This is why Costco only charges $5 for a rotisserie chicken

If you're the observant sort of shopper who wants to get the most out of every dime (and who doesn't?), it's possible you've noticed that Costco's 3-pound rotisserie chickens are actually cheaper than some of their other forms of chicken — including their uncooked ones. They're also among the cheapest rotisserie chickens around, and considering how much meat you're getting, it's a deal that seems too good to be true.

It doesn't even seem like it could be a good business decision to have these on offer every day — these super cheap chickens can't be a big money-maker, right? The chickens are popular enough that surely, they could raise the price and still sell them… yet still, that price point persists.

Anyone who suspects there's more going on here is right. Back in 2015, avian flu threatened the US poultry industry. Countless birds were lost, prices were uncertain, and Barclays analyst Meredith Adler asked Costco's chief financial officer Richard Galanti (via The Seattle Times) if this was going to be the thing that finally resulted in the price of their famous rotisserie chickens going up. Galanti didn't make any promises, but he did have this to say:

"I can only tell you what history has shown us: When others were raising their chicken prices from $4.99 to $5.99, we were willing to eat, if you will, $30 to $40 million a year in gross margin by keeping it at $4.99. That's what we do for a living."

That's an almost unthinkable amount of money. Is it possible that they're willing to sacrifice millions just for some good will with their customers?

Not so fast. That super cheap chicken isn't a benefit only to the customers. In fact, it's a sneaky way to get you spending more. 

The Wall Street Journal took a closer look at the rotisserie chicken phenomenon, noting that it started with Boston Market in the 1990s, and it's one of the few '90s-era crazes that kept going strong into the next century. Costco started selling $4.99 chickens in 2009, sold 51 million of them in 2010, and 87 million in 2017. That's a lot of customers coming though Costco's doors, and each one of them is looking at all the other great bargains and cool stuff for sale, while on their way to get their chickens from the back of the store. That's right, there's a reason they keep the chickens all the way in the back — and it's working.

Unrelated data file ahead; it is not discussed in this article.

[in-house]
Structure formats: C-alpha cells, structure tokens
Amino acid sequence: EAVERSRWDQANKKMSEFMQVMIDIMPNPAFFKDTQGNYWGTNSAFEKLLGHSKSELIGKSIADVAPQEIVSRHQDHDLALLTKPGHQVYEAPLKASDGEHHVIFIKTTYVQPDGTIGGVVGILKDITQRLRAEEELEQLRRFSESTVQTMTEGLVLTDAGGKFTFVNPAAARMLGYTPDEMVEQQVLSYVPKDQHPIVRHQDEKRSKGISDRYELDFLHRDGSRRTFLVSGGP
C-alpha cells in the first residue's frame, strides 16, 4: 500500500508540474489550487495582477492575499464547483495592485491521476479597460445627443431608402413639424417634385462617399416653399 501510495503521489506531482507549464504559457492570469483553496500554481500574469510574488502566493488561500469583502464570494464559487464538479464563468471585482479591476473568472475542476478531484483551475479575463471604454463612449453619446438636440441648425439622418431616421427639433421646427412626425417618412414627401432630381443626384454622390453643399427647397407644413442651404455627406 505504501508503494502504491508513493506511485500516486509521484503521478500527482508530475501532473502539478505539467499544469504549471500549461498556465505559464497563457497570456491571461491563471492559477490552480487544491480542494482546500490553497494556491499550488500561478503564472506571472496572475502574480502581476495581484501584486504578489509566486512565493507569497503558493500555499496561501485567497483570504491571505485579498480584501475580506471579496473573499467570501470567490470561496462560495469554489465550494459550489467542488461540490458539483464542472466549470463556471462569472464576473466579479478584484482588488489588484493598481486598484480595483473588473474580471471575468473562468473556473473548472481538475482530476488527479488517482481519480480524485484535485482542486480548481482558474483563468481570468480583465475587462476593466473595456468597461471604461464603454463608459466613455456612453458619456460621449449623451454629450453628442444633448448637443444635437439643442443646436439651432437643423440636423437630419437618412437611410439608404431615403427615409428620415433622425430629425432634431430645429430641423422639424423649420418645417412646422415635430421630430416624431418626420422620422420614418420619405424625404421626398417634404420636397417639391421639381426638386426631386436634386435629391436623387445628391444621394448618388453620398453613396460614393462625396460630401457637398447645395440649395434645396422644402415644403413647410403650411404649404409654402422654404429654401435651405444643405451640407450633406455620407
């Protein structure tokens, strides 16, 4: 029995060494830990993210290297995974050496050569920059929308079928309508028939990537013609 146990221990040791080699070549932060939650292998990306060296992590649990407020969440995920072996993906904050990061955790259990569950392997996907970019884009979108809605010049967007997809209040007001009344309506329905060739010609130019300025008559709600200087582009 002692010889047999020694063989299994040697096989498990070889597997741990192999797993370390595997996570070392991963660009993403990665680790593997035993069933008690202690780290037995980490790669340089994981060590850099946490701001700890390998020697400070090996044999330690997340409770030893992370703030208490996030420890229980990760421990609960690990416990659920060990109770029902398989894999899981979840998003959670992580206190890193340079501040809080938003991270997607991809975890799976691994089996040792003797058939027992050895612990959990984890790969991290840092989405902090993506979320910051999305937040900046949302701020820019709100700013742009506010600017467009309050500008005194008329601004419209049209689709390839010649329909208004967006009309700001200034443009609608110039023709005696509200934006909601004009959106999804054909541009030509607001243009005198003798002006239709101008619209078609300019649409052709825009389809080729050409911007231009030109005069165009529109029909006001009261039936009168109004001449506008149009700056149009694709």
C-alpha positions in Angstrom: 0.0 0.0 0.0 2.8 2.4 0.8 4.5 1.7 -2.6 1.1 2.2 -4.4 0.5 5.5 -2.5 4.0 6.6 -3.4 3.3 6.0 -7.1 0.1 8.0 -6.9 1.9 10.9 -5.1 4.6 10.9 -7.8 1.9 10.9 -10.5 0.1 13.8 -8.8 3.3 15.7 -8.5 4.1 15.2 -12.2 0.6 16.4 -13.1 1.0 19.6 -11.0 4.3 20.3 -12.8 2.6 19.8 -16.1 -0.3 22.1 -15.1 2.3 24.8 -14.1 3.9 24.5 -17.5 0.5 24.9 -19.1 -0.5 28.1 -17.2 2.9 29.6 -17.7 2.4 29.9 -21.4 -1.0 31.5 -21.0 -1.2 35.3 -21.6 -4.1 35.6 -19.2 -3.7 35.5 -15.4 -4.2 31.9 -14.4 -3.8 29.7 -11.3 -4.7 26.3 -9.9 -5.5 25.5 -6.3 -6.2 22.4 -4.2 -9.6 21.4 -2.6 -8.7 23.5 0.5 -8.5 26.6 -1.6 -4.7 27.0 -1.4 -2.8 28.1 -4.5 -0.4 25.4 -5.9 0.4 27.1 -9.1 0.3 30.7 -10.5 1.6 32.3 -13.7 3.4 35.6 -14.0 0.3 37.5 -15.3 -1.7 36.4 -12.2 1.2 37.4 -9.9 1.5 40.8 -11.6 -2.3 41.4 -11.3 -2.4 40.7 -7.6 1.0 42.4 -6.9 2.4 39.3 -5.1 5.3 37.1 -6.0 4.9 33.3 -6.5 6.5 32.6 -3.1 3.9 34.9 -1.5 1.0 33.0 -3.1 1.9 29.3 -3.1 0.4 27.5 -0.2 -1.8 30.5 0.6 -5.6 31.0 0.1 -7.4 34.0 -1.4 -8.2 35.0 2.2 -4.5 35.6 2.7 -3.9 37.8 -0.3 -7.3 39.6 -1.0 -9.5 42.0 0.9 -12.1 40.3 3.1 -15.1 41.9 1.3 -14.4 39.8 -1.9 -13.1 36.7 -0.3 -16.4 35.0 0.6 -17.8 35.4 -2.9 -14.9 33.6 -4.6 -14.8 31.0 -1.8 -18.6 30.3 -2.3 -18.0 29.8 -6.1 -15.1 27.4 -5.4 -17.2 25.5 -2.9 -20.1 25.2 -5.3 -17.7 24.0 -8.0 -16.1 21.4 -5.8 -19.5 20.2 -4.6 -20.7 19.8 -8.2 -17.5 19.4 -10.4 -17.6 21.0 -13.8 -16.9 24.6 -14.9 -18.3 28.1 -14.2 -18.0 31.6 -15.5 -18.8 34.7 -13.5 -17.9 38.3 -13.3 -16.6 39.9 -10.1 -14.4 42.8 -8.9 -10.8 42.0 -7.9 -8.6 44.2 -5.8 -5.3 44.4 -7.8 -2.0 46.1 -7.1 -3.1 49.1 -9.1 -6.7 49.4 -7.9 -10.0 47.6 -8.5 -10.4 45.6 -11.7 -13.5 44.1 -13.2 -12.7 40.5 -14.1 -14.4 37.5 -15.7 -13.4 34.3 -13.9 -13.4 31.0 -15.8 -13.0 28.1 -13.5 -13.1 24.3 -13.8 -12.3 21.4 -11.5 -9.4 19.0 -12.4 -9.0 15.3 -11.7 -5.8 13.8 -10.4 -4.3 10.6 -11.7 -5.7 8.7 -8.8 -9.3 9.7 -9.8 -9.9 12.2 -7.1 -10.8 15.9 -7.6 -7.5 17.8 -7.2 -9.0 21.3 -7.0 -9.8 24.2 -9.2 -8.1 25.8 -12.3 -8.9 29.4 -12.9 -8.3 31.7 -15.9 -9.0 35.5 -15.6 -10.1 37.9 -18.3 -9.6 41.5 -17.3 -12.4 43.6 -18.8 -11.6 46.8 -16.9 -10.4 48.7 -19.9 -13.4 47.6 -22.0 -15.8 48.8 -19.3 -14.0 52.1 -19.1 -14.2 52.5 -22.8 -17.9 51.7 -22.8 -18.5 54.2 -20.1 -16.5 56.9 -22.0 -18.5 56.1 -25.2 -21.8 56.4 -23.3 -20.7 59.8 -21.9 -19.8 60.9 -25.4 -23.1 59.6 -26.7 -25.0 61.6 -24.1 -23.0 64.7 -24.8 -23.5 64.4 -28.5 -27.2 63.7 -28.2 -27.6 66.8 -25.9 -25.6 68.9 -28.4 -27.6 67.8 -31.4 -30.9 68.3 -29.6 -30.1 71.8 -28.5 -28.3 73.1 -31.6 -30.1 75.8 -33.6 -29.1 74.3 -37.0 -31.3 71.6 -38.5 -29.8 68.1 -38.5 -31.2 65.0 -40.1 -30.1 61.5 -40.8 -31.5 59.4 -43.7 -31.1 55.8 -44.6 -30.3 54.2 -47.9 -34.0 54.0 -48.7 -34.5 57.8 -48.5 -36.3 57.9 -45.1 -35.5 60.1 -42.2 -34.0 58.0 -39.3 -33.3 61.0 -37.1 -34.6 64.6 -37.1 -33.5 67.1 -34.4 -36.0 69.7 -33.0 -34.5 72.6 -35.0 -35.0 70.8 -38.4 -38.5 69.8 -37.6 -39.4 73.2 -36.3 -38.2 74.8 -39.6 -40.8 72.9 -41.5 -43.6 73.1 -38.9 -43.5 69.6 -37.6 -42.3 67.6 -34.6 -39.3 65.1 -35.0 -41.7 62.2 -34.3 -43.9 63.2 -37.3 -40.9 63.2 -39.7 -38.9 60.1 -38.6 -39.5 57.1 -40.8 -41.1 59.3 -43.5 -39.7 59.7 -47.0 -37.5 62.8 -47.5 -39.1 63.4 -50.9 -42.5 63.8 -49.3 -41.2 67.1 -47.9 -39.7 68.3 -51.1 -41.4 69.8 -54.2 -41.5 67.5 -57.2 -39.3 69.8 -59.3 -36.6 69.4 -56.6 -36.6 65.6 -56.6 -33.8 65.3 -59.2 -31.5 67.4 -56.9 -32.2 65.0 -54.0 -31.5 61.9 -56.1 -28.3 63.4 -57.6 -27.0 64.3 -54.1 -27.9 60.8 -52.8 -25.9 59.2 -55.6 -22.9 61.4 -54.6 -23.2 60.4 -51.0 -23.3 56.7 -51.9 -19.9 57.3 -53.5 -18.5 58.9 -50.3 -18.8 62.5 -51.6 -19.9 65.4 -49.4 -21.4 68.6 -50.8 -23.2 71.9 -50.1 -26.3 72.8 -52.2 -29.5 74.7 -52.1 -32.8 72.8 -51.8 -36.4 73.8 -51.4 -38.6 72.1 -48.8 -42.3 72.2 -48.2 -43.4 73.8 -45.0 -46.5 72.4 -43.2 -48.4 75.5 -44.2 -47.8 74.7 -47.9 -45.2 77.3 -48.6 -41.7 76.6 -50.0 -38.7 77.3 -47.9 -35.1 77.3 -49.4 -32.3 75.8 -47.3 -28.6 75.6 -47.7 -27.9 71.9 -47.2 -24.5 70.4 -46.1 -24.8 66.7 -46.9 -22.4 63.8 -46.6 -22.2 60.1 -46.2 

Costco isn't the only chain selling rotisserie chicken, and according to Don Fitzgerald, vice president of merchandising at the Kroger-owned Mariano's, it's all about getting people in the door for the chicken, and encouraging them to pick up other things to go with it.

"If they get a chicken, a salad, and maybe they pick up a bottle of wine — now we're really talking," he told WSJ. Given that you know you're getting such a good deal on the chicken, it's entirely likely you might splurge elsewhere, and opt for a few high-profit items — and that's where they're really making their money.

While Costco isn't the only player in the rotisserie chicken game, they're taking steps to go above and beyond their competition. Since they started selling, they've invested in larger, high-efficiency ovens, and containers made with less plastic. Those things both help keep their costs down, too. 

And, in 2018, The Seattle Times reported Costco was investing around $300 million in a massive chicken farm located in eastern Nebraska. The centrally-located state was chosen, in part, because of the large corn and soybean production there, which will save Costco on feed costs. That's important, because they're going to have a lot of chickens to feed: an estimated 100 million a year.

That's about a quarter of the number of chickens Costco sells in a year (not counting just the rotisserie ones), and there are other plans in the works, too. They're in talks to raise hundreds more chicken barns, and while it's a hefty initial investment, it's going to help their keep costs low in the future.

Now, let's get back to something we mentioned before: Costco sells their rotisserie chickens at a lower price than uncooked chickens, and given how much more work goes into the cooked ones, that seems odd. Time Money says there might be another reason for this, too — cooked chickens are going to go bad faster, and they want to keep them at a price point that'll make sure they're continuously going out the door. They definitely do at that price!

It's also worth noting that rotisserie chickens aren't the only products Costco has said they'll keep at these insanely, super-low prices. Their jumbo hot dog and drink deal has been priced at $1.50 since, Time says, the mid-1980s. It's all about increasing foot traffic, and that's been particularly challenging for stores like Costco, that generally aren't located in super-convenient areas where people might pop in regularly to see what's on the shelves. They need a reason to make the trek to Costco, and what's a better reason than a quick (and cheap) bite — or a tasty, low-cost dinner that's ready to serve?